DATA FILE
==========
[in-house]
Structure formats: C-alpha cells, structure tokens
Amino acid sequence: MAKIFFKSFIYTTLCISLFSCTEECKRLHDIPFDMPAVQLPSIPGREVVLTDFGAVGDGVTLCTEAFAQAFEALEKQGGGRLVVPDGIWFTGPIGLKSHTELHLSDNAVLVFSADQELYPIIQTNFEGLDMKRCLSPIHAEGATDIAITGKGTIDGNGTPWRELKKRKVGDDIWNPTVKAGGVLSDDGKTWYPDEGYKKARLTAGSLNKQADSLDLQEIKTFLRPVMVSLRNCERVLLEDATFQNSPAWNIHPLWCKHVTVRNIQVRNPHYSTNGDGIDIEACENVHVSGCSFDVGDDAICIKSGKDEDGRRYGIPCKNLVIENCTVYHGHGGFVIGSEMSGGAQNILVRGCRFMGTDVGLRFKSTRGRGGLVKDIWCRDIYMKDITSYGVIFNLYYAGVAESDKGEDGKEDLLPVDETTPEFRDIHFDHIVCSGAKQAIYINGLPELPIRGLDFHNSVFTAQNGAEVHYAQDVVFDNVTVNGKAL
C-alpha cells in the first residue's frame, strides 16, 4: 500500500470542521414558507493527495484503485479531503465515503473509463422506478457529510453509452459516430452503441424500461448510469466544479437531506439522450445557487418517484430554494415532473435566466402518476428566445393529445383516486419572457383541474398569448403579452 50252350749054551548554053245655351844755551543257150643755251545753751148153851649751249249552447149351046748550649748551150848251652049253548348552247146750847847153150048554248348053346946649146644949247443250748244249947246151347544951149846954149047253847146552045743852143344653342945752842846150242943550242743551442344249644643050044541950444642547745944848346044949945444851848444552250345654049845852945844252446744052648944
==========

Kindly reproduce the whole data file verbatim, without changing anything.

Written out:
[in-house]
Structure formats: C-alpha cells, structure tokens
Amino acid sequence: MAKIFFKSFIYTTLCISLFSCTEECKRLHDIPFDMPAVQLPSIPGREVVLTDFGAVGDGVTLCTEAFAQAFEALEKQGGGRLVVPDGIWFTGPIGLKSHTELHLSDNAVLVFSADQELYPIIQTNFEGLDMKRCLSPIHAEGATDIAITGKGTIDGNGTPWRELKKRKVGDDIWNPTVKAGGVLSDDGKTWYPDEGYKKARLTAGSLNKQADSLDLQEIKTFLRPVMVSLRNCERVLLEDATFQNSPAWNIHPLWCKHVTVRNIQVRNPHYSTNGDGIDIEACENVHVSGCSFDVGDDAICIKSGKDEDGRRYGIPCKNLVIENCTVYHGHGGFVIGSEMSGGAQNILVRGCRFMGTDVGLRFKSTRGRGGLVKDIWCRDIYMKDITSYGVIFNLYYAGVAESDKGEDGKEDLLPVDETTPEFRDIHFDHIVCSGAKQAIYINGLPELPIRGLDFHNSVFTAQNGAEVHYAQDVVFDNVTVNGKAL
C-alpha cells in the first residue's frame, strides 16, 4: 500500500470542521414558507493527495484503485479531503465515503473509463422506478457529510453509452459516430452503441424500461448510469466544479437531506439522450445557487418517484430554494415532473435566466402518476428566445393529445383516486419572457383541474398569448403579452 50252350749054551548554053245655351844755551543257150643755251545753751148153851649751249249552447149351046748550649748551150848251652049253548348552247146750847847153150048554248348053346946649146644949247443250748244249947246151347544951149846954149047253847146552045743852143344653342945752842846150242943550242743551442344249644643050044541950444642547745944848346044949945444851848444552250345654049845852945844252446744052648944